In the 23 years that I've been reporting news on Hatteras Island, there has never been a hurricane evacuation or re-entry that was not controversial.
And Hurricane Arthur was not the exception.
The storm that became Arthur started as a low pressure area off the Florida coast the week before it made landfall south of the Outer Banks about 11:15 p.m. on Thursday, July 3.
As early as the last week of June, the storm had the attention of forecasters, emergency managers, and residents along the southeast U.S. coast. Any disturbance in that area -- so close to the coast -- is reason for concern. It can quickly strengthen and quickly reach the coast.
By Monday, June 30, Arthur was clearly a concern for the Outer Banks. The National Hurricane Center gave the low an 80 percent chance of becoming a named storm and said an approaching cold front and dip in the Jet Stream would lift it up the southeast coast.
There was still hope, however, that the storm would move by us offshore, perhaps well offshore.
By mid-week that hope was fading as forecast models honed in on Cape Hatteras. The storm was now forecast to become a minimal hurricane.
An evacuation was looking more likely since the week of July 4 is the busiest and most crowded of the summer on the Outer Banks.
Ocracoke finally ordered an evacuation for residents and visitors about mid-day Wednesday. And to the surprise of many, it was a voluntary evacuation, effective at 2 p.m. that day.
Later on Wednesday afternoon Dare County ordered a mandatory evacuation for residents and visitors, beginning at 5 a.m. Thursday morning.
By late afternoon and evening on Thursday, the winds were picking up, and they were really gusting by dark.
After making landfall at Cape Lookout, Arthur came up the Pamlico Sound in the early morning hours of July 4 and crossed back over the barrier islands into the Atlantic somewhere around Oregon Inlet.
The peak wind speed at Cape Lookout was 101 mph, and winds on Hatteras gusted up to and over 90 mph in some areas. Storm surge was minimal on southern Hatteras and Ocracoke, but up to 7.3 feet in the northern villages of Rodanthe, Waves, and Salvo. The tri-villages sustained serious damage from both wind and surge from the Pamlico Sound.
About 2,200 customers lost power on Hatteras, but most did not. By the end of the day on Friday, only scattered outages remained.
Highway 12 was impassable after the storm, but the N.C. Department of Transportation did an impressive job of removing sand and water, repairing broken and buckled asphalt, and checking the safety of the Bonner Bridge.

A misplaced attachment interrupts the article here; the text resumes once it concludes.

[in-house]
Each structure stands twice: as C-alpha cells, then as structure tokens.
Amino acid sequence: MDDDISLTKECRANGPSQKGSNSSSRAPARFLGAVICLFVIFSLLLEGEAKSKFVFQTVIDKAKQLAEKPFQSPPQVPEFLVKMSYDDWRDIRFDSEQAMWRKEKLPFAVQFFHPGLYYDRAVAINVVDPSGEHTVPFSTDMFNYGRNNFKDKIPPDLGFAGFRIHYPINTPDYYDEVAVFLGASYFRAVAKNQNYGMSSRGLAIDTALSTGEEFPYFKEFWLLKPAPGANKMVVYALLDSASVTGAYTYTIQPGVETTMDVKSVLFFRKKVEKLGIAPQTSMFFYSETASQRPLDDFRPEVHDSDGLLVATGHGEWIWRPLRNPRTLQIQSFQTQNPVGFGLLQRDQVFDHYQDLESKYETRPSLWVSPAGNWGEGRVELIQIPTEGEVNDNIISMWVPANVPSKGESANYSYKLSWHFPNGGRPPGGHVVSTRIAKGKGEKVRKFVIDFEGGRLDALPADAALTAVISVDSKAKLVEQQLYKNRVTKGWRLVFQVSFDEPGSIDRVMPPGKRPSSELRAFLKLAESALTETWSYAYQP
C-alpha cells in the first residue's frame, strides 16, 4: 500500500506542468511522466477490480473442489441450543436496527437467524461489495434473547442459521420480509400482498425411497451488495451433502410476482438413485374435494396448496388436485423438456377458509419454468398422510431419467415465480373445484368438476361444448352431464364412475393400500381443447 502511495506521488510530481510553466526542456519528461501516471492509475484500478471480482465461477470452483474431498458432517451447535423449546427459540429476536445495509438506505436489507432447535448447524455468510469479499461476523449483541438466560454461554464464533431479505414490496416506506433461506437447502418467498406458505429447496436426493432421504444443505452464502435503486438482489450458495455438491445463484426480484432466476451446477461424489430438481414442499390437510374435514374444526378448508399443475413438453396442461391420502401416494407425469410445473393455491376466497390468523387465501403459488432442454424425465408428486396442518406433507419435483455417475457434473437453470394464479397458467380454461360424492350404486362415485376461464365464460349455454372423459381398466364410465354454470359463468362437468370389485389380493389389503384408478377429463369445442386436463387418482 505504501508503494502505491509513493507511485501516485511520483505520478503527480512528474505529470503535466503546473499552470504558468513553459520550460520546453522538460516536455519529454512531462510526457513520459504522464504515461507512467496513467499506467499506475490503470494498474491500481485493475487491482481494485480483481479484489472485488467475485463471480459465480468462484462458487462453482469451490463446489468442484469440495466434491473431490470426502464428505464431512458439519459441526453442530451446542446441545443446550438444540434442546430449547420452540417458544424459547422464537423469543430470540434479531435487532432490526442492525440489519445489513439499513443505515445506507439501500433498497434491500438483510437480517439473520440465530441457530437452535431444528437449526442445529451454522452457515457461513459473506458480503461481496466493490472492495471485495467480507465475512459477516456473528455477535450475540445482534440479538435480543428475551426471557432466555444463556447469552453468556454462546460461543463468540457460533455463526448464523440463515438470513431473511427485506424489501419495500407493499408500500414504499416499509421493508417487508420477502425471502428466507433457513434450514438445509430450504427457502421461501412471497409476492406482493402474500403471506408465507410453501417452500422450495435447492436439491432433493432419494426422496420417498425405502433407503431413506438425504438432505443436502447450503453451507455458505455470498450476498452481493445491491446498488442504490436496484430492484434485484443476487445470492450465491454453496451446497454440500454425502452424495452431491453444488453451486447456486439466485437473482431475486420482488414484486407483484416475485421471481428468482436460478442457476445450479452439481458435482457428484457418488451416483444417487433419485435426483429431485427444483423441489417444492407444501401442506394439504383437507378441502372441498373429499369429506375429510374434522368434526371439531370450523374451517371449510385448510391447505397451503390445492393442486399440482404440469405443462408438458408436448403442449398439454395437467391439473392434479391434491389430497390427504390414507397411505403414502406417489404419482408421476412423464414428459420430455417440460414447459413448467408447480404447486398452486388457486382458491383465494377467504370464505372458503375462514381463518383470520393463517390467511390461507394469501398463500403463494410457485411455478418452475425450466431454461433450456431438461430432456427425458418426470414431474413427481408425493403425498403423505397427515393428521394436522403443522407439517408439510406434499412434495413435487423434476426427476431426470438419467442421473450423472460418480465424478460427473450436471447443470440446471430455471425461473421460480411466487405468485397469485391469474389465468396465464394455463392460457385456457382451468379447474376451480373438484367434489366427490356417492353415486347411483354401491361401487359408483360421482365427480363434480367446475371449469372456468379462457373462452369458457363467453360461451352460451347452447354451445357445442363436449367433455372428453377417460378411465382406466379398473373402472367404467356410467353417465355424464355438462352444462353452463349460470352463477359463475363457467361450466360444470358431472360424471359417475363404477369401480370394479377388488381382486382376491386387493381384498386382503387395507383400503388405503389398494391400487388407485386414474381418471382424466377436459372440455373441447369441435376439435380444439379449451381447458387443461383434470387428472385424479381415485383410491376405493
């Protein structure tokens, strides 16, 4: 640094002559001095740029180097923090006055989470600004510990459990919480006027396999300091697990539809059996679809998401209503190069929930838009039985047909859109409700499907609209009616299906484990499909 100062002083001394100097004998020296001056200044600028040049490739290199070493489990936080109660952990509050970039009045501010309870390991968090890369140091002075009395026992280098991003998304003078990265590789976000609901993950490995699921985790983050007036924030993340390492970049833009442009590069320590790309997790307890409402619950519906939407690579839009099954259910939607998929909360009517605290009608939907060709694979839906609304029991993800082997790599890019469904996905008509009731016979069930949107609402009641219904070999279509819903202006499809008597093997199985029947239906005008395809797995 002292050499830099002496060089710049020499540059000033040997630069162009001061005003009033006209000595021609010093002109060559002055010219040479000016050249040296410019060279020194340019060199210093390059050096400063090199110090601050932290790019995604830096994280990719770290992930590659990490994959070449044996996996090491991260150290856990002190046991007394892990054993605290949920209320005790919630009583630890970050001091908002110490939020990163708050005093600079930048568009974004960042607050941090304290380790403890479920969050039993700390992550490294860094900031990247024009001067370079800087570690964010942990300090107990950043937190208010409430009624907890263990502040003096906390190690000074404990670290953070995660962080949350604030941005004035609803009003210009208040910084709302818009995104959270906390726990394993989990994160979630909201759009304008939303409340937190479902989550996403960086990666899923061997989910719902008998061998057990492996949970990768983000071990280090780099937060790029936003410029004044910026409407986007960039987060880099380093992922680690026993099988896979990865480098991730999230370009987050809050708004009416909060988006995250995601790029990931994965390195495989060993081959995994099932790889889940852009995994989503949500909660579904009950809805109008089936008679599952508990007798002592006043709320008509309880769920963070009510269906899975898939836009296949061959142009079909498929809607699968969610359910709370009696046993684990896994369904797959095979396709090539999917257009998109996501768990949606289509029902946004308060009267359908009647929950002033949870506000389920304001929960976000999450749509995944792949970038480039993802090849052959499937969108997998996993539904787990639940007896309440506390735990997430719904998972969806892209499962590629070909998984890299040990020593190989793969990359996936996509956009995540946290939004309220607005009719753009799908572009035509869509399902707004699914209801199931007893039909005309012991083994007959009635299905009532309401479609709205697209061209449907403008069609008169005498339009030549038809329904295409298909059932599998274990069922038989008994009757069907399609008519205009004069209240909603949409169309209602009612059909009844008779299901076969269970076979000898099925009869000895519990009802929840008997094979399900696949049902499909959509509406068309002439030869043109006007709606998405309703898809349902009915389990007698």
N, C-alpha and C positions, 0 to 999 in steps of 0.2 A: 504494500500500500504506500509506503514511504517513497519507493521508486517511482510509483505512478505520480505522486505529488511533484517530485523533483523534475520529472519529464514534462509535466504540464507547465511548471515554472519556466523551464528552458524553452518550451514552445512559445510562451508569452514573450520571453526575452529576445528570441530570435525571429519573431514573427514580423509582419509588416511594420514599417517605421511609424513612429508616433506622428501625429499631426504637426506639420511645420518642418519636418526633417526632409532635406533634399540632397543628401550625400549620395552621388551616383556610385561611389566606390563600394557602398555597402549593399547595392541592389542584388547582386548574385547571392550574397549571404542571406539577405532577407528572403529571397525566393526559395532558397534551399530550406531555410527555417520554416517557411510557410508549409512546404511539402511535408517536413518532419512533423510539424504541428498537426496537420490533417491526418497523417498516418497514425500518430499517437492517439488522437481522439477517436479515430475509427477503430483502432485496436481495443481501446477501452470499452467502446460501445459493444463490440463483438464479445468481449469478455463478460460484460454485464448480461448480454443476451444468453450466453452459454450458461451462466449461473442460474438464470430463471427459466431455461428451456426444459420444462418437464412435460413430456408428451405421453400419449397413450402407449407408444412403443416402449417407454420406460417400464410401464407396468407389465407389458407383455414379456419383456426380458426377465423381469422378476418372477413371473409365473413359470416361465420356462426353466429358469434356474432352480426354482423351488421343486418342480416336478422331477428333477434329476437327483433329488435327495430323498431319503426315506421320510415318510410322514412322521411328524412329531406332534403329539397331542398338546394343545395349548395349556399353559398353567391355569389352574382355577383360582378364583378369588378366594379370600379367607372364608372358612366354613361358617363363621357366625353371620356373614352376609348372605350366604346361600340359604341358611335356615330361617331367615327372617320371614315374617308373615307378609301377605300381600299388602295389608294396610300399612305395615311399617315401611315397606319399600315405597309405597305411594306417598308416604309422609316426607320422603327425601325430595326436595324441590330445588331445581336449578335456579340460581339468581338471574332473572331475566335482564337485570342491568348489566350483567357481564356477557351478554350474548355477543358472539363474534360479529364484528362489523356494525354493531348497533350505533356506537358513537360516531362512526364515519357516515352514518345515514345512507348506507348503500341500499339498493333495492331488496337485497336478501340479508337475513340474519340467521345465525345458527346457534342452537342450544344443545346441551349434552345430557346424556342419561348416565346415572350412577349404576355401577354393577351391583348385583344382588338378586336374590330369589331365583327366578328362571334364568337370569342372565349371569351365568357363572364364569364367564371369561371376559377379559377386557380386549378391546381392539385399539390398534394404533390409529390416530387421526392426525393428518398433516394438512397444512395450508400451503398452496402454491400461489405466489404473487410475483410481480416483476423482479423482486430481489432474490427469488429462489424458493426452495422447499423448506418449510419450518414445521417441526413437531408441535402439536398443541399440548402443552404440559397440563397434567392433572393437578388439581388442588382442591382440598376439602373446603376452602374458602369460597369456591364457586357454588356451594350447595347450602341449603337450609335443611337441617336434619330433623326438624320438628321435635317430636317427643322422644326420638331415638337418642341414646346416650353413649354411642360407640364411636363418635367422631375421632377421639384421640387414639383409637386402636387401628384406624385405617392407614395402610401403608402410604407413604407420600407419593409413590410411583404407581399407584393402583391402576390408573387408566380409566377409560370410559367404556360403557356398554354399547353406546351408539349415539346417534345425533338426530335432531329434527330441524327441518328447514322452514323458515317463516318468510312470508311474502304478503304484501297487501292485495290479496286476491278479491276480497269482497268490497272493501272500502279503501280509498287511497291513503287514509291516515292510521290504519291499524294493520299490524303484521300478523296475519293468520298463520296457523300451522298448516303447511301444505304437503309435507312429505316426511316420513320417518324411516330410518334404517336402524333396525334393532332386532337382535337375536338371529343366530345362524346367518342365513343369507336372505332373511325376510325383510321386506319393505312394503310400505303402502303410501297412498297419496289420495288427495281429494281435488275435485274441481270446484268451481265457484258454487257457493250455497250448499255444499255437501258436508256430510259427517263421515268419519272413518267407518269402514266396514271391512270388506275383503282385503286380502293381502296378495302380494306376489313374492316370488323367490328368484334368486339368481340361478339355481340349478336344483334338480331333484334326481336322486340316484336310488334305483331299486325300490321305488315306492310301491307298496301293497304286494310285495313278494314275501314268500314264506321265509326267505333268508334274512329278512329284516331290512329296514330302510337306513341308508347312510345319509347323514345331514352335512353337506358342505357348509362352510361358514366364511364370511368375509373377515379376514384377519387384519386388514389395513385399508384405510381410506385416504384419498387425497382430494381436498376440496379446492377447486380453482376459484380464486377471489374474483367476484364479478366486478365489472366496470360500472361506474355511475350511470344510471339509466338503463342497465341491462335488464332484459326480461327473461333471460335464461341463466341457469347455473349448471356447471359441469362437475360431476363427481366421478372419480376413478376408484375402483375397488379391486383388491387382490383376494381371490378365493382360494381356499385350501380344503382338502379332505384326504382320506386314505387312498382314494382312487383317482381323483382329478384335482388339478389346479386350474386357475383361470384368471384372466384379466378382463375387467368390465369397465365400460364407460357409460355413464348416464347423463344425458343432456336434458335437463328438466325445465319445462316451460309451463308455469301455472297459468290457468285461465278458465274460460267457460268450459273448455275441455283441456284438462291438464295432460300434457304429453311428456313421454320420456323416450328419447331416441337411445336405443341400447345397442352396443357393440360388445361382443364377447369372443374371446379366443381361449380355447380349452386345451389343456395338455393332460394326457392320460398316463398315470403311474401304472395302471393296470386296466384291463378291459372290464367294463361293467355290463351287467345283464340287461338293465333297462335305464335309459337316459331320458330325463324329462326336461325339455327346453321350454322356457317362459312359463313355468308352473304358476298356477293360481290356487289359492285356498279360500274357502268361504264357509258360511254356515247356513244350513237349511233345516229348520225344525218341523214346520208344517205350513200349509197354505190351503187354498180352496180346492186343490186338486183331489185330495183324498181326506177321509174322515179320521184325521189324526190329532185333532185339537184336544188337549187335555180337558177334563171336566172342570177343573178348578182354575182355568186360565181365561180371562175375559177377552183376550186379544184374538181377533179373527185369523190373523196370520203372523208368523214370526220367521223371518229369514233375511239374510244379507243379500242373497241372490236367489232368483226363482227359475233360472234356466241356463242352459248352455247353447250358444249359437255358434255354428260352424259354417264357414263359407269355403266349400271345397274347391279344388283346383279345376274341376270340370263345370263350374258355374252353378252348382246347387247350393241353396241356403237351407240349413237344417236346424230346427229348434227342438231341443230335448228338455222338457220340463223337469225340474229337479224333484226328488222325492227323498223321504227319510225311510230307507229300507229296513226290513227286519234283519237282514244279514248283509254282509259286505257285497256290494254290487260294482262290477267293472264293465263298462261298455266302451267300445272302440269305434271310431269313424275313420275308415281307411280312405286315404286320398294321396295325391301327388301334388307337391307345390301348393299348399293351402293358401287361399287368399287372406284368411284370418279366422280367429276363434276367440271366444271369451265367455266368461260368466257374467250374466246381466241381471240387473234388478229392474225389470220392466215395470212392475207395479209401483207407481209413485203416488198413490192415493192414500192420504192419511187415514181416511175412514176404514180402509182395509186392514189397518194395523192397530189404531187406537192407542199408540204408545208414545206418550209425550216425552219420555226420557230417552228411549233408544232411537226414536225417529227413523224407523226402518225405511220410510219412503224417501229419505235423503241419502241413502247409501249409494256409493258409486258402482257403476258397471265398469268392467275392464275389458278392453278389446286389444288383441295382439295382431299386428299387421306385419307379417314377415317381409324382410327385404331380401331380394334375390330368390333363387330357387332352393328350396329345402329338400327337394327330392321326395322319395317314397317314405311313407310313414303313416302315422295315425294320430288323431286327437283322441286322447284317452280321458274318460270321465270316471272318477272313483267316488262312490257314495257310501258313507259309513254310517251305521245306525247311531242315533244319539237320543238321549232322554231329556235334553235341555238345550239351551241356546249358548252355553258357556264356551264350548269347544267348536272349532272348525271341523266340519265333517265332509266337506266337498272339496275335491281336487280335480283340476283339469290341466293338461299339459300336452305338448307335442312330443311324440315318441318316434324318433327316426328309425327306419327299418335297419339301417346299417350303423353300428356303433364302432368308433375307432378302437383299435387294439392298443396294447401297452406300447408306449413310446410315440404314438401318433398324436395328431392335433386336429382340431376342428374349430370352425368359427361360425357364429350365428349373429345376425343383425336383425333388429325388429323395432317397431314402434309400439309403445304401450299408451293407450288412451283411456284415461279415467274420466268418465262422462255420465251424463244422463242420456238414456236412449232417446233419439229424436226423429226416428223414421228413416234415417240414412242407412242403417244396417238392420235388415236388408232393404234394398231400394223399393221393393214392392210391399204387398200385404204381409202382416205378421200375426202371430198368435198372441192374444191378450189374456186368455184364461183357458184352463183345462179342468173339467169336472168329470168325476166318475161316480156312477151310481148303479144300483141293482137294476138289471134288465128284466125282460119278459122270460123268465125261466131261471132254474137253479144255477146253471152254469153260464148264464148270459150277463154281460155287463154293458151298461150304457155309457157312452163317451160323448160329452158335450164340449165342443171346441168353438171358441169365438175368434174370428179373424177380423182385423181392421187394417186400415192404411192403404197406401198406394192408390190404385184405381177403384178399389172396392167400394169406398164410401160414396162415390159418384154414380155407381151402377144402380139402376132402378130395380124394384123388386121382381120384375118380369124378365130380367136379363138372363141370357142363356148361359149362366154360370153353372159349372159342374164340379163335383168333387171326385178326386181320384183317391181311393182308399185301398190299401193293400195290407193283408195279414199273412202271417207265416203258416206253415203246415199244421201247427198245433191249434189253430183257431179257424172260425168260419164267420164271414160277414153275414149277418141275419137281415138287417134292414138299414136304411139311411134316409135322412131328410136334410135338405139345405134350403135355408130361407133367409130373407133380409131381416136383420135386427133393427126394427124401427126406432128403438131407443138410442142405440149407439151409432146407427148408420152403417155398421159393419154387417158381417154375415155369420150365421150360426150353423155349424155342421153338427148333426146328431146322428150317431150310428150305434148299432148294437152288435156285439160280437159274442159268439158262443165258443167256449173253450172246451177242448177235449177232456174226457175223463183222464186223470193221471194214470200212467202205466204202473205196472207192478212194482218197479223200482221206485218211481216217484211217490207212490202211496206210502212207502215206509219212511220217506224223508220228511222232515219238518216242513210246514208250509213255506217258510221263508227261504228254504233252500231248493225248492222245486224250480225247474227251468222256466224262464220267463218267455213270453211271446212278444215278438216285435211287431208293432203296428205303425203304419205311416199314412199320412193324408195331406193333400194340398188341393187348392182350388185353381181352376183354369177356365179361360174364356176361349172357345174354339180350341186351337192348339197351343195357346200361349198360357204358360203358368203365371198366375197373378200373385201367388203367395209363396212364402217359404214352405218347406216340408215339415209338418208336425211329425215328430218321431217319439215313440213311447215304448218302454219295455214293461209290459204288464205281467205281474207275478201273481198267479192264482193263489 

By Saturday morning, the highway was passable and Dare opened up Hatteras Island to residents and essential personnel. At 4 p.m., visitors were allowed to return to Hatteras.
Ocracoke, on the other hand, closed entry to the island. More than 40 damaged power poles cut power on the entire island.
We were all fortunate that there was not a higher storm surge all along the Outer Banks and that surge and erosion on the oceanside was minimal. Most on southern Hatteras were spared damage from wind or tide.
On southern Hatteras and Ocracoke, some houses were missing shingles, a few windows were broken and screens were blown out, and downed trees and limbs fell into yards and roads and Highway 12.
The tri-villages were a different story with more serious wind damage and widespread damage from a storm surge that was measured by the National Weather Service at up to 7.3 feet in Rodanthe and 5.5 feet in Salvo.
Though Highway 12 was impassable, there were not even minor breaches of the pavement.
The July 4 holiday and much of the weekend was devoted to storm cleanup, which continues even today in the tri-villages.
In the week since the storm, there has been plenty of discussion about evacuation and re-entry.
As is usually the case, not all folks are happy with how they were handled and some of them are really unhappy.
Public safety issues aside, an evacuation during the busiest week of the tourist season is serious business for Hatteras and Ocracoke.
I haven't heard many complaints about how the evacuation was handled on Hatteras Island, although even Wednesday morning it was not apparent that the county would evacuate.
The county held onto hope during the day that there might be a change in the forecasts, but by afternoon it was abundantly clear that the hurricane was taking aim at Cape Hatteras.